Anti-globalists should be careful what they wish for
Klaus Schwab and his team were on to something when they chose globalization 4.0 as the theme for last month’s annual meeting of the World Economic Forum. As so often, Davos captured the Zeitgeist when it examined the link between globalization and what new technologies (artificial intelligence, robots, etc.) mean to how we live our lives. It addressed the issues of where to find the jobs of the future, and how to provide food and energy for the soon to be 8 billion inhabitants of the world in an increasingly globalized environment.
The winners and losers produced by globalization are well documented, and anti-globalization rumblings have been around for two decades. Their protagonists lacked voice and were banished to the fringes of anti-G8 demonstrations and later the Occupy Wall Street movement. The financial crisis heightened sensibility to the losers of the established economic system. They were swept up in various populist movements that became increasingly mainstream. In Europe Germany’s AfD (Alternative fuer Deutschland), France’s FN (Front National) or the Netherlands’ Freedom Party all gained substantial minority positions in Parliament. They are among the strongest anti-globalization advocates. They are even critical of regional frameworks of cooperation such as the EU. Brexit was another manifestation of these sentiments. Nigel Farage did not just capture the anti-EU sentiment prevalent in large segments of the UK population, he also cleverly played on how the average Briton felt unrepresented by the out-of-touch political elites in Westminster. Worse, many citizens were out of a job or fearing for their employment, and post-financial crisis austerity had hit them particularly hard.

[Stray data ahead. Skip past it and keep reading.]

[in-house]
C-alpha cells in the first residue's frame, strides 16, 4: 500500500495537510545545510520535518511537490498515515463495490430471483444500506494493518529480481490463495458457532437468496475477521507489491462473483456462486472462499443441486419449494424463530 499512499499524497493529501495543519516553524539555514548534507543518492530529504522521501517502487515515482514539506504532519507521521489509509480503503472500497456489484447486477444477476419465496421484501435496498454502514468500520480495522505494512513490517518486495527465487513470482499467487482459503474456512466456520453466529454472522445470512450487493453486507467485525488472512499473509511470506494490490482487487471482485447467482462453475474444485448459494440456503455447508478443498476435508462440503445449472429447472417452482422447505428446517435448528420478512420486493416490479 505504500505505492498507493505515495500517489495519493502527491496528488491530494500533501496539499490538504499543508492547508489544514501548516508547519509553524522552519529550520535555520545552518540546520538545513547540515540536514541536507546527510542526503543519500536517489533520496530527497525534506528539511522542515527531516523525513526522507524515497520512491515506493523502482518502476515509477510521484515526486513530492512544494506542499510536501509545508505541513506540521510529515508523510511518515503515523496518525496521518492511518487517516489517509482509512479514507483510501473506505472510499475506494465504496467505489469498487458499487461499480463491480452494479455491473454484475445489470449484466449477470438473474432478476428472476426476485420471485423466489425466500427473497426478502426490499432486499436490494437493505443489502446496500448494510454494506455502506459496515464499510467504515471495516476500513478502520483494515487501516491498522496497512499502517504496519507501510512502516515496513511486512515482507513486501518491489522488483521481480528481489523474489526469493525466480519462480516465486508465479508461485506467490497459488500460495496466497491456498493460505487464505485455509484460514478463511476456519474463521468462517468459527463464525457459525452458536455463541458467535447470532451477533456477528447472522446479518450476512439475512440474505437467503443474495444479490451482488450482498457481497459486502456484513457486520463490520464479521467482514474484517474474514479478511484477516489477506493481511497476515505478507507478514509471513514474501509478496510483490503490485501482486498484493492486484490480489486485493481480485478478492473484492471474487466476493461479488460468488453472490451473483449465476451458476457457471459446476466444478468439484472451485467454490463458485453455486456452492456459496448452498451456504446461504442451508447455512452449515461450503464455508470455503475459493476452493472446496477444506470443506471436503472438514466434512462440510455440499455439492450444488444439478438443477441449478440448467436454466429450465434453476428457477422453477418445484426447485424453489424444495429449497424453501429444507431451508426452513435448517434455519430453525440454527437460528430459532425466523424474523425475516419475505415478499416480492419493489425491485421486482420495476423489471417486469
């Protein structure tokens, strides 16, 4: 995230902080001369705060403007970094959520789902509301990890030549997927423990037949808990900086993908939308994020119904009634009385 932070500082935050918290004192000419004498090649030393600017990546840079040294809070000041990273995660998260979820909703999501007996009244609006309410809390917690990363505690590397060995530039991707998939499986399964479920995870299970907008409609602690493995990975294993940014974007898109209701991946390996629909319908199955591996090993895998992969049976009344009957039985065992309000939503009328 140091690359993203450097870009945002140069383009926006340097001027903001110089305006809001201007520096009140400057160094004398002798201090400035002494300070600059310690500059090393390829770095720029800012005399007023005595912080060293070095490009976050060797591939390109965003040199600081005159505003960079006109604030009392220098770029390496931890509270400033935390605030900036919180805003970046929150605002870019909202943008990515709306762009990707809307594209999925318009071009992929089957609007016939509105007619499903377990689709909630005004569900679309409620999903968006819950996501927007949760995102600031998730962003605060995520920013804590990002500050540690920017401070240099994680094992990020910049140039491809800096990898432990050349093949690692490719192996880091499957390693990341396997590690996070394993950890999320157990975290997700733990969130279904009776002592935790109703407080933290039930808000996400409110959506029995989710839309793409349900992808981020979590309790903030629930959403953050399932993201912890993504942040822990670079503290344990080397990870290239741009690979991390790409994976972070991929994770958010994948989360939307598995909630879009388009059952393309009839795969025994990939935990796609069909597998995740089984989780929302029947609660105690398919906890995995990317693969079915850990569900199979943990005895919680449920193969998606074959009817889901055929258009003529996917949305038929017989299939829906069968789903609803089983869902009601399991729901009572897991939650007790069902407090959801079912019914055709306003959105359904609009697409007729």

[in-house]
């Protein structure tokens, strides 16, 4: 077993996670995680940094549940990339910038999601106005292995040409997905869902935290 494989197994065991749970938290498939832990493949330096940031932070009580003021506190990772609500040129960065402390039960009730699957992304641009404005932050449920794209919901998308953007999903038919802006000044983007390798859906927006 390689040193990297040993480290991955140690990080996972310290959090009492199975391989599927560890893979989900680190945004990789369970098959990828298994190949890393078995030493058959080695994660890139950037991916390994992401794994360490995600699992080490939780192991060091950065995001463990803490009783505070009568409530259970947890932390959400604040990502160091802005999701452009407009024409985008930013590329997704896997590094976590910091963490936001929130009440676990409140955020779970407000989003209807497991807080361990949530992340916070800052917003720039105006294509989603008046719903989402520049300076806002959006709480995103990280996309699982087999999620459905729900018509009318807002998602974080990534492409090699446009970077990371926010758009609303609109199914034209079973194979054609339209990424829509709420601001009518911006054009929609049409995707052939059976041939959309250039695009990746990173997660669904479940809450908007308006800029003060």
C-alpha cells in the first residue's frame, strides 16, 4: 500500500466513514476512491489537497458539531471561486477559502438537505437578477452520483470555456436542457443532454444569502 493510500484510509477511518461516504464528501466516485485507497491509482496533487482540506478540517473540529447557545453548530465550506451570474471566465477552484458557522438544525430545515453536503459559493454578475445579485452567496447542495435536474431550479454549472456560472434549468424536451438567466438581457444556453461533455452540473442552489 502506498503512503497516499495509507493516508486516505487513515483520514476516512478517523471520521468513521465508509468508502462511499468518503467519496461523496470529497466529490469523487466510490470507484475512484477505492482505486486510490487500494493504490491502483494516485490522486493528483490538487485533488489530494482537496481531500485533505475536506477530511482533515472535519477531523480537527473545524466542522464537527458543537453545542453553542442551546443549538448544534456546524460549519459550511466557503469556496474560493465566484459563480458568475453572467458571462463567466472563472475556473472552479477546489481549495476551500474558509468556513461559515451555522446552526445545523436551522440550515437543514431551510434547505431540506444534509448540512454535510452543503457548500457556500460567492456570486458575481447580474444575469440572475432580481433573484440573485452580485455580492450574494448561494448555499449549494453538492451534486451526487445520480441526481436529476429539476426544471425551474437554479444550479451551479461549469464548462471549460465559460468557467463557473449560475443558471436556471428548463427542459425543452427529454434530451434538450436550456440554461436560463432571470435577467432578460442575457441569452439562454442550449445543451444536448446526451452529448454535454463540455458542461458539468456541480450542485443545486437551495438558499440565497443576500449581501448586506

The strongest manifestation of the anti-globalization skepticism is the movement — for a movement it was — that brought Donald Trump to power.
The debate as to how much tax the Facebooks, Googles and Amazons of this world ought to pay has been raging in many countries for some time. It is directly related to questions of fairness surrounding the phenomenon of globalization.
The strongest manifestation of the anti-globalization skepticism is the movement — for a movement it was — that brought Donald Trump to power. He vowed to bring back the industrial jobs in the rust belt (although those jobs reflect the past rather than the future of employment).
Trump also went about upsetting the global economic order, an aim his Secretary of State, Mike Pompeo, unashamedly praised at Davos (via video conference — he was not allowed to travel there because of the US government shutdown).
Trump has a point when he talks about unfair trading practices, issues around intellectual property and industrial espionage in his trade tiff with China. He actually has the backing of corporate chiefs such as Goldman Sachs’ David M. Solomon. Even George Soros, no friend of Trump, said the West needed to be wary of being left behind by the latest technological advances in China. Whoever owns the technology of the future will influence the economy of the future.
However, when Trump, Pompeo & Co. want to undermine the global trading system altogether, they are walking down a perilous road. Supply chains are so integrated that dismembering the system would harm the US economy just as much as China’s — and the world’s for that matter.
Before the financial crisis, it would have been unthinkable to discuss the merits and pitfalls of globalization, but the world has moved on since then and the globalization debate has become so mainstream that it found a platform even at Davos. This is, after all, the ultimate stage for titans of industry to engage with their political counterparts as well as selected representatives of civil society.
• Cornelia Meyer is a business consultant, macro-economist and energy expert.